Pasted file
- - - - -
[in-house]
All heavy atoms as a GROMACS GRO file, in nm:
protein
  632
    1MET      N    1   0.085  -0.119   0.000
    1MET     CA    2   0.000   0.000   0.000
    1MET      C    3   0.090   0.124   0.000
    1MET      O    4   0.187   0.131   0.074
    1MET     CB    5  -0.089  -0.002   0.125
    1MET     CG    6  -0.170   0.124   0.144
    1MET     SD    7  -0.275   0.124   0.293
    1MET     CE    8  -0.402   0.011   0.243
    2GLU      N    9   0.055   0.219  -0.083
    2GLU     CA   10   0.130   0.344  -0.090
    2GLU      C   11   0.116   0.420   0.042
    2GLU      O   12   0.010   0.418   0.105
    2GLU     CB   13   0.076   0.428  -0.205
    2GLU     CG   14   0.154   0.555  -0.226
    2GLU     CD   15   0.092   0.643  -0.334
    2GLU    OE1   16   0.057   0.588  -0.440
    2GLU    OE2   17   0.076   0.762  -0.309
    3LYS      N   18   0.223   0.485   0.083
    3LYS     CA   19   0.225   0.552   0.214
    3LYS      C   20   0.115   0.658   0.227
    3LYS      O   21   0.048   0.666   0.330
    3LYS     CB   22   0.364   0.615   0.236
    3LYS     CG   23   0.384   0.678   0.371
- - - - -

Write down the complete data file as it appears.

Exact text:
[in-house]
All heavy atoms as a GROMACS GRO file, in nm:
protein
  632
    1MET      N    1   0.085  -0.119   0.000
    1MET     CA    2   0.000   0.000   0.000
    1MET      C    3   0.090   0.124   0.000
    1MET      O    4   0.187   0.131   0.074
    1MET     CB    5  -0.089  -0.002   0.125
    1MET     CG    6  -0.170   0.124   0.144
    1MET     SD    7  -0.275   0.124   0.293
    1MET     CE    8  -0.402   0.011   0.243
    2GLU      N    9   0.055   0.219  -0.083
    2GLU     CA   10   0.130   0.344  -0.090
    2GLU      C   11   0.116   0.420   0.042
    2GLU      O   12   0.010   0.418   0.105
    2GLU     CB   13   0.076   0.428  -0.205
    2GLU     CG   14   0.154   0.555  -0.226
    2GLU     CD   15   0.092   0.643  -0.334
    2GLU    OE1   16   0.057   0.588  -0.440
    2GLU    OE2   17   0.076   0.762  -0.309
    3LYS      N   18   0.223   0.485   0.083
    3LYS     CA   19   0.225   0.552   0.214
    3LYS      C   20   0.115   0.658   0.227
    3LYS      O   21   0.048   0.666   0.330
    3LYS     CB   22   0.364   0.615   0.236
    3LYS     CG   23   0.384   0.678   0.371